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Inversion of this Vandermonde matrix 
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#1
Feb2810, 08:09 AM

P: 1,060

I was trying to expand a three and more parameter functions similarly to the twoparameter case f(x,y)=(f(x,y)+f(y,x))/2+(f(x,y)f(y,x))/2.
Anyway, to do the same for more parameters I need to solve [tex] \begin{pmatrix} 1 & 1 & 1 & \dotsb & 1\\ 1 & \omega & \omega^2 & \dotsb & \omega^{n1}\\ 1 & \omega^2 & \omega^4 & \dotsb & \omega^{2(n1)}\\ 1 & \omega^3 & \omega^6 & \dotsb & \omega^{3(n1)}\\ \vdots & &&& \vdots \\ 1 & \omega^{n1} & \omega^{2(n1)} & \dotsb & \omega^{(n1)(n1)} \end{pmatrix}\mathbf{x}= \begin{pmatrix} 1 \\ 0 \\ 0 \\ 0 \\ \vdots \\ 0 \end{pmatrix} [/tex] with [itex]\omega=\exp(2\pi\mathrm{i}/n)[/itex] Is there a closed form expression for x? EDIT: Oh, silly me. I realized it's a discrete Fourier transform. So is this the correct way to expand then? In the 3 parameter case the solution would be [tex] f(x,y,z)=\frac13(f(x,y,z)+f(y,z,x)+f(z,x,y))+\frac13\left(f(x,y,z)+\ome ga f(y,z,x)+\omega^*f(z,x,y)\right)+\frac13\left(f(x,y,z)+\omega^*f(y,z,x) +\omega f(z,x,y)\right)[/tex] with [itex]\omega=\exp(2\pi\mathrm{i}/3)[/itex]? Now I'm just wondering why I get linear dependent terms when I consider the real part only? 


#2
Feb2810, 09:17 PM

Sci Advisor
PF Gold
P: 2,081

You're on the right track. It is convenient to write this equation in matrix notation as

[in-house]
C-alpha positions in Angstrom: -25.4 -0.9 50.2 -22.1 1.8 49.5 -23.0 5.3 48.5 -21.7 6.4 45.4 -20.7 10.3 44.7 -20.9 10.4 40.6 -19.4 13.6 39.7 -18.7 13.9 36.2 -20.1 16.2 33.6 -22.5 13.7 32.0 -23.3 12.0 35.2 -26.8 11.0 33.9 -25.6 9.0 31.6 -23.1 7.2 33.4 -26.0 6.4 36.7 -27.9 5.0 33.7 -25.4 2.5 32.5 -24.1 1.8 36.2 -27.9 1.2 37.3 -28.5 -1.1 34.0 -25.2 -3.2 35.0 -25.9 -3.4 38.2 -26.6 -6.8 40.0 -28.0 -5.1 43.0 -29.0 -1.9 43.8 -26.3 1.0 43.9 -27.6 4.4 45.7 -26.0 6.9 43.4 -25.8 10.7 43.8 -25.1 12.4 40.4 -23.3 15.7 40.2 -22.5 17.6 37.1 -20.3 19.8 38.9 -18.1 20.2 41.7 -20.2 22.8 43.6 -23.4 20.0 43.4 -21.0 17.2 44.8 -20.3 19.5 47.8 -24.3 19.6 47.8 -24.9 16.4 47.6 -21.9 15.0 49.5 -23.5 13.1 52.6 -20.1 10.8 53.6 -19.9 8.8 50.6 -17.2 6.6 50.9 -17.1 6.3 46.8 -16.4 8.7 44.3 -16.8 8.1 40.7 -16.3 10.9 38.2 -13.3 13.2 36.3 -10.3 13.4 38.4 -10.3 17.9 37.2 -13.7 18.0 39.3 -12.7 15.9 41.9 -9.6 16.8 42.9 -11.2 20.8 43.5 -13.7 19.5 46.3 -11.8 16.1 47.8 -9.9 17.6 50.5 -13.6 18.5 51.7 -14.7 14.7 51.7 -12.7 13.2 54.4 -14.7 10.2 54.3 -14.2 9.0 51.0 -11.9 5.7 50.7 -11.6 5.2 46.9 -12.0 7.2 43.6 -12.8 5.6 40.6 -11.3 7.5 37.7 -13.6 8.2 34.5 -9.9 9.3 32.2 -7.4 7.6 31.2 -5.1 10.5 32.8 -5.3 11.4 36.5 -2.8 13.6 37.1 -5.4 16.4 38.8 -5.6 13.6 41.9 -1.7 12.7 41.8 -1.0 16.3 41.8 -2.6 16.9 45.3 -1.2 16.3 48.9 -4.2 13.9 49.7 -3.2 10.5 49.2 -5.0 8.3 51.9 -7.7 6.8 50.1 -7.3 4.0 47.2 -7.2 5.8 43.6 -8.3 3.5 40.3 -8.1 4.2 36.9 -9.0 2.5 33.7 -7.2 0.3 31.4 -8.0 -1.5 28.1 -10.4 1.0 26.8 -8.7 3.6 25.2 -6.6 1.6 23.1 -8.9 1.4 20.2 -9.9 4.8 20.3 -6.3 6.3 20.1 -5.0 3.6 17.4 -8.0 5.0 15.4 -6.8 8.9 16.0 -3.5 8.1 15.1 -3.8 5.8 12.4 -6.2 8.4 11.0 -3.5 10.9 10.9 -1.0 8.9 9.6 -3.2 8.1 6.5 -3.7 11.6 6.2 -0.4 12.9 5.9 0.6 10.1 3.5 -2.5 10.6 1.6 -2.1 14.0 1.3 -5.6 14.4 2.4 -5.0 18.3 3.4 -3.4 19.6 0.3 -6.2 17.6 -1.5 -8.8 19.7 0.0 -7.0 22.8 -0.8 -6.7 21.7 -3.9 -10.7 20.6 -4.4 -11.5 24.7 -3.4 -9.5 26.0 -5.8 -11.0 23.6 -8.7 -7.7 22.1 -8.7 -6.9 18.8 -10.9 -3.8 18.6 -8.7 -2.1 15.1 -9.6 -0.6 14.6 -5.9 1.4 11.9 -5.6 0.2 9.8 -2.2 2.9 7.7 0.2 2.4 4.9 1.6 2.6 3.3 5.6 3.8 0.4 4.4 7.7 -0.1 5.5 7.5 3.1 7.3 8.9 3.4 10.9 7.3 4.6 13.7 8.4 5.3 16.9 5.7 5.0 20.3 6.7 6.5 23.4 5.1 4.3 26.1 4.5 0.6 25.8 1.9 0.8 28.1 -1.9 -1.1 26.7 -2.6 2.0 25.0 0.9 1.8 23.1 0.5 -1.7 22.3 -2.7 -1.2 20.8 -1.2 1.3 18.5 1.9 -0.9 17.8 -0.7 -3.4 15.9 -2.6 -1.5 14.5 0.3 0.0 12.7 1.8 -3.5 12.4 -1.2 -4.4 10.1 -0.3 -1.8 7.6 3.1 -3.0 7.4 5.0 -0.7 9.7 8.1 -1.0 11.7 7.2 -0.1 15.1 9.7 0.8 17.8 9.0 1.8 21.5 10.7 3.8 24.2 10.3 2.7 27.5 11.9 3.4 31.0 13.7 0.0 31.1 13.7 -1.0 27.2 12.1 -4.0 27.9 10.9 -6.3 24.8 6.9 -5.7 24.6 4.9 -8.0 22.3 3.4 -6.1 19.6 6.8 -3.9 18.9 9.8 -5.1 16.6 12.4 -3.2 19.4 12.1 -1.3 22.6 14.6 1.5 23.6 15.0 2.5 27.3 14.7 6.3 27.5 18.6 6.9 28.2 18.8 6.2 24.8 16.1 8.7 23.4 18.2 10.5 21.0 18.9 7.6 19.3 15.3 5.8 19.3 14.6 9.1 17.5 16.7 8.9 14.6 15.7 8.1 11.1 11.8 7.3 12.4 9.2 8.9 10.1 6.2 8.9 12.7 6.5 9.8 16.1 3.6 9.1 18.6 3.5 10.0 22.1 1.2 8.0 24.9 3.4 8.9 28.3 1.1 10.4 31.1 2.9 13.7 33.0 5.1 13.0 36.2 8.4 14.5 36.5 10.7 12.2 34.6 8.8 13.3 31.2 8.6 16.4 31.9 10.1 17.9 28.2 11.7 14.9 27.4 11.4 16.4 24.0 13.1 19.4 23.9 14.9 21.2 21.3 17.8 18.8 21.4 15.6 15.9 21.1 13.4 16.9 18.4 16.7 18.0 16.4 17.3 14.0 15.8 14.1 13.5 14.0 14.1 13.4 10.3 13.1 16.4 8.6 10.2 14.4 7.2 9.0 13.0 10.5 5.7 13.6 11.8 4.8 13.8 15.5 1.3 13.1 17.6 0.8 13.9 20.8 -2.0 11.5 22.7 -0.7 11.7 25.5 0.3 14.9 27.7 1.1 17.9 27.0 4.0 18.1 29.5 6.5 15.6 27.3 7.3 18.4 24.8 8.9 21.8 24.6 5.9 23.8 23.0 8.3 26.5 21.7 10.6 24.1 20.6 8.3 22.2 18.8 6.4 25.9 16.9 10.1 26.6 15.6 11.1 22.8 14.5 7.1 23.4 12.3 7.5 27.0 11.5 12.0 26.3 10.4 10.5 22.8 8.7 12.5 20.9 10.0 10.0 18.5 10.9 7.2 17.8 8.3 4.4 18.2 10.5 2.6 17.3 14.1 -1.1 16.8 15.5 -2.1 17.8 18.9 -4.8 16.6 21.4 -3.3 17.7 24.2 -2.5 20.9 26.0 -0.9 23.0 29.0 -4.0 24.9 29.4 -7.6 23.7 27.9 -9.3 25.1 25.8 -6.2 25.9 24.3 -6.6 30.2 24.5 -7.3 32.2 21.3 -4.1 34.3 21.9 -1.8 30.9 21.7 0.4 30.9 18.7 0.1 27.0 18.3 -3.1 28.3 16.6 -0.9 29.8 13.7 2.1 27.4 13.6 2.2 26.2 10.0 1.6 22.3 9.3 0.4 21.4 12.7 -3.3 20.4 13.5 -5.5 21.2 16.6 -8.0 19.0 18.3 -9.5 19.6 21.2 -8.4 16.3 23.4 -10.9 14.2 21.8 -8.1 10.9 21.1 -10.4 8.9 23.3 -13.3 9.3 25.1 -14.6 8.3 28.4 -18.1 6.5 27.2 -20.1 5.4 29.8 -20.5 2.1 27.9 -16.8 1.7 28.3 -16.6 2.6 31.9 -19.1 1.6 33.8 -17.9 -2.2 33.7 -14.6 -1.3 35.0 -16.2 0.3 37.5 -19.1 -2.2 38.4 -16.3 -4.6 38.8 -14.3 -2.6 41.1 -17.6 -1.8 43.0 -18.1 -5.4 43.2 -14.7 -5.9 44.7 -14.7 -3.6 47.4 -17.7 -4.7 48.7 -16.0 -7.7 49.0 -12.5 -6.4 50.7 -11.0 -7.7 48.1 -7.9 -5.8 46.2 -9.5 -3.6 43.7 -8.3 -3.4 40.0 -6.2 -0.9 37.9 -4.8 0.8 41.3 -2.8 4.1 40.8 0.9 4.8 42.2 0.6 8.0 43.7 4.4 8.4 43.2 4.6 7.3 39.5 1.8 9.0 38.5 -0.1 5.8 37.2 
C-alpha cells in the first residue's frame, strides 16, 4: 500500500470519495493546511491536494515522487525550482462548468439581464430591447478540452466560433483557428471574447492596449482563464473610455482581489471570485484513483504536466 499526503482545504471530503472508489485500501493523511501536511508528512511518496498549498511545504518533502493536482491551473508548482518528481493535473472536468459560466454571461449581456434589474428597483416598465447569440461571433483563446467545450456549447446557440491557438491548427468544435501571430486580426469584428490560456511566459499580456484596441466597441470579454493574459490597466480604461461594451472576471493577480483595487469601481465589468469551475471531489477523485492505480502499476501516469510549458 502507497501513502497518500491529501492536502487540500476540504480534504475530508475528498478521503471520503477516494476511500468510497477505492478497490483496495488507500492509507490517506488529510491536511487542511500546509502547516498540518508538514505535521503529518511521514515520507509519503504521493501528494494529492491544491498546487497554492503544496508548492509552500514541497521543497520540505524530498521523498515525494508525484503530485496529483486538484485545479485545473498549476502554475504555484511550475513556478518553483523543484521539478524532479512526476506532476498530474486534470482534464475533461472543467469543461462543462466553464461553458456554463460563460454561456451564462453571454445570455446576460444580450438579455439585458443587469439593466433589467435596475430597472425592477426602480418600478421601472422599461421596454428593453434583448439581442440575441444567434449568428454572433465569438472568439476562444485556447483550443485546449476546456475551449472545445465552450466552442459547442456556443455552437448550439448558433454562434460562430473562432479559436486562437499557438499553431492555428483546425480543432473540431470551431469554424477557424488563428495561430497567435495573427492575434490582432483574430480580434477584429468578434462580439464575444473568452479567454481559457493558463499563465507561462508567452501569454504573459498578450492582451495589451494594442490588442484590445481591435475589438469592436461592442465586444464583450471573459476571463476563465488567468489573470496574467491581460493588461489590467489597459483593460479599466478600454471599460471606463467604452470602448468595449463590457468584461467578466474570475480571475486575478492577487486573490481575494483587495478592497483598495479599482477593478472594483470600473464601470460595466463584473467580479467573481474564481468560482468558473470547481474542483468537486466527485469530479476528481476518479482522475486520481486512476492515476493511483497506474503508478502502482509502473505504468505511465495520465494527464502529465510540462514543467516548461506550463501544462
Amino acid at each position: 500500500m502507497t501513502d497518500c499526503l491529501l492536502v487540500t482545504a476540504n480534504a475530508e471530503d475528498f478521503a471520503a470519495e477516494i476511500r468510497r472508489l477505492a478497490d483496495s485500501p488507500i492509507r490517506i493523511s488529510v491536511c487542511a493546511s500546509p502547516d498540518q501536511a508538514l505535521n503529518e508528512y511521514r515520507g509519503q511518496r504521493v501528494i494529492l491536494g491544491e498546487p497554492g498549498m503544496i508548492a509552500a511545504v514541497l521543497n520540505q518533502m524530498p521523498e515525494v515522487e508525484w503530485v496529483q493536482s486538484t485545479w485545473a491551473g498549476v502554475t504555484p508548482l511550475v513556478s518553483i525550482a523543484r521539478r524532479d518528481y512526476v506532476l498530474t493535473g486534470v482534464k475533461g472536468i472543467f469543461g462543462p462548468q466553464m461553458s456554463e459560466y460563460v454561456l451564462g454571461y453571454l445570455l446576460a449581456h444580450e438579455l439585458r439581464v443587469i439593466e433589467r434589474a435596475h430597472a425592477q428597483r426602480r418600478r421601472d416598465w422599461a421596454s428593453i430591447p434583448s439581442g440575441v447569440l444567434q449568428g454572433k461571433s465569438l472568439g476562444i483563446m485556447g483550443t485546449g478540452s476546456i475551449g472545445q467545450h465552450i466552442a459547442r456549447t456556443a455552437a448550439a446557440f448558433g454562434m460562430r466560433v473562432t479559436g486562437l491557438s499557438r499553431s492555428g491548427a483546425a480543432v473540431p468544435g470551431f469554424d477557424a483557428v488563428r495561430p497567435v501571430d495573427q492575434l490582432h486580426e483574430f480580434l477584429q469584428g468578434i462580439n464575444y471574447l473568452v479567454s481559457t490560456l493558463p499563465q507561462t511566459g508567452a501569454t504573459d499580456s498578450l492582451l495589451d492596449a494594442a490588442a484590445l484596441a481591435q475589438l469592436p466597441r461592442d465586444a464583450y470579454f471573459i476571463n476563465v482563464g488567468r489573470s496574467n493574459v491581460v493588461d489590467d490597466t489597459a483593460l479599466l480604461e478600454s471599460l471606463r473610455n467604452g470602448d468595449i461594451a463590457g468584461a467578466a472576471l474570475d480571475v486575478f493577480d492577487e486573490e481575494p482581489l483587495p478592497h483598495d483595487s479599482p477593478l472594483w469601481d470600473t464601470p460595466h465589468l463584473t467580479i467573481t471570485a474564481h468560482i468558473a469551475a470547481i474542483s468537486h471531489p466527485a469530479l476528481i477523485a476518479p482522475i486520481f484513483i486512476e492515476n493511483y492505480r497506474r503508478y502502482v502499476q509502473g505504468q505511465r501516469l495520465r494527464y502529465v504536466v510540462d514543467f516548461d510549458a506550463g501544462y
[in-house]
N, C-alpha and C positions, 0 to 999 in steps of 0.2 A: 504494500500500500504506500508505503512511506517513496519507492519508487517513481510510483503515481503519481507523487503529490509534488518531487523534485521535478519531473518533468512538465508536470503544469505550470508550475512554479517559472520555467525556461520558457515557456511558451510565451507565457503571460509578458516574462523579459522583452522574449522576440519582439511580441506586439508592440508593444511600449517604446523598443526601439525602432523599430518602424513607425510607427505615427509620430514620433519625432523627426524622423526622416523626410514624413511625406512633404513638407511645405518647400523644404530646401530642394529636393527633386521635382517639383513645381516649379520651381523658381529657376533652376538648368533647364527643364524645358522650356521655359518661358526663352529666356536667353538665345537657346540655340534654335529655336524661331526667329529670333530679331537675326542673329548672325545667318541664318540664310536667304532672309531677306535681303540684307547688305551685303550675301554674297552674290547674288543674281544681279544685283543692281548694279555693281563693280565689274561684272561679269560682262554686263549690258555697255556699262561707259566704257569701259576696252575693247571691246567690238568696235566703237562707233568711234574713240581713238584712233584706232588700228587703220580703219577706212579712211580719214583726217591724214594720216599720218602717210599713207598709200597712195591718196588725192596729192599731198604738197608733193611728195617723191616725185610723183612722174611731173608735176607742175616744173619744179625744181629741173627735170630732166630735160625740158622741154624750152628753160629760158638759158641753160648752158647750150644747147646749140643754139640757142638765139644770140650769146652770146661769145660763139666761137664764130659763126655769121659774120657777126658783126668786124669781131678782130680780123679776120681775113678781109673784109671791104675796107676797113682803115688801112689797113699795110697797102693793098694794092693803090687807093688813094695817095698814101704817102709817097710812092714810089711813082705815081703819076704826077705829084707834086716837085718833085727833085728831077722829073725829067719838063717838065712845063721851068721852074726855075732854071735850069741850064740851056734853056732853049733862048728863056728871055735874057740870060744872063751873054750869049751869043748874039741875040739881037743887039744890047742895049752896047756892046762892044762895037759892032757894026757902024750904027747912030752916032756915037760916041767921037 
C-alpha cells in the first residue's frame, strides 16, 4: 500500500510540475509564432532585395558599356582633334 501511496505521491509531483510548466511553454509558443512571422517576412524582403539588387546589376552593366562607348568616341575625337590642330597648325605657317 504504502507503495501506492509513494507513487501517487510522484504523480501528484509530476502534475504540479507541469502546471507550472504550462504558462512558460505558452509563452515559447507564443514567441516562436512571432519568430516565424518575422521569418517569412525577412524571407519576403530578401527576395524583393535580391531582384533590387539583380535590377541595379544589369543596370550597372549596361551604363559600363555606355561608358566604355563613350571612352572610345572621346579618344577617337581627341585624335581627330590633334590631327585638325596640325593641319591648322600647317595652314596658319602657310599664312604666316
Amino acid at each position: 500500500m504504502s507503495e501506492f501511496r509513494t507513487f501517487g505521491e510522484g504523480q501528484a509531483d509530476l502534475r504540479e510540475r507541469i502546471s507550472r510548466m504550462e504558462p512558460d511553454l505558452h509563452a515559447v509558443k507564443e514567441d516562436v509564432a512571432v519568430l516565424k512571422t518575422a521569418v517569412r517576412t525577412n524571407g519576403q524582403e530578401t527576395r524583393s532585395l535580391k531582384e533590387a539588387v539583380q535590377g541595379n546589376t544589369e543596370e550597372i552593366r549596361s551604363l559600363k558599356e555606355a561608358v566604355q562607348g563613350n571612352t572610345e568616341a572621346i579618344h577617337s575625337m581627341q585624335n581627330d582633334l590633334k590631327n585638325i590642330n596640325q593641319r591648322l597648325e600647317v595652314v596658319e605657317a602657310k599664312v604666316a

[tex]Wx=b[/tex] where b is the vector you wrote on the RHS. Since W is fullrank and nonsingular, it is invertible and the solution to your problem is [tex]x=W^{1}b[/tex] . You need the inverse of W, but this is easy since we know from the properties of the discrete Fourier transform (DFT) that the individual vector columns of W are independent. Each is an orthonormal basis vector of the DFT. In words, this follows because the component of signal at one frequency (cosine or sine at w_m) is independent to that at every other frequency w_n. In fact, [tex]W^{1} = W^{\dagger} [/tex] that is, W is Hermitian (the dagger is the conjugate transpose operation) and unitary (you get the identity matrix in the next equation) [tex]WW^{\dagger}=I [/tex] . You can perform this multiplication explicitly it to see that this is so. Accordingly [tex]x=W^{\dagger}b[/tex] and you can write out the components of x explicitly. 


#3
Mar110, 06:00 AM

P: 1,060

I just wonder if that way to decompose a multiparameter function makes sense.
It's nicely symmetrical and generalizes to higher dimensions. However it introduces complex number where the initial function might actually be real only. And also I haven't included odd parity permutations of the function arguments... 


#4
Mar110, 09:50 AM

Sci Advisor
PF Gold
P: 2,081

Inversion of this Vandermonde matrix
Sorry, I'm not following your comments. I provided the closed solution to Wx=b, where W is complex, which was the question asked in your first post. Are you looking for something else?



#5
Mar110, 12:02 PM

P: 1,060

I did that exercise to find a way to extend the rule f(x,y)=(f(x,y)+f(y,x))/2+(f(x,y)f(y,x))/2 to higher dimensions (I didn't explain the connection; just mentioned it in the intro). I assumed some cyclic symmetry for the final form of f(x,y,z)=... and with the help of the discrete Fourier transform (which I didnt recognise at first), I can find some "decomposition".
Now I wasn't sure if the decomposition is useful this way. 


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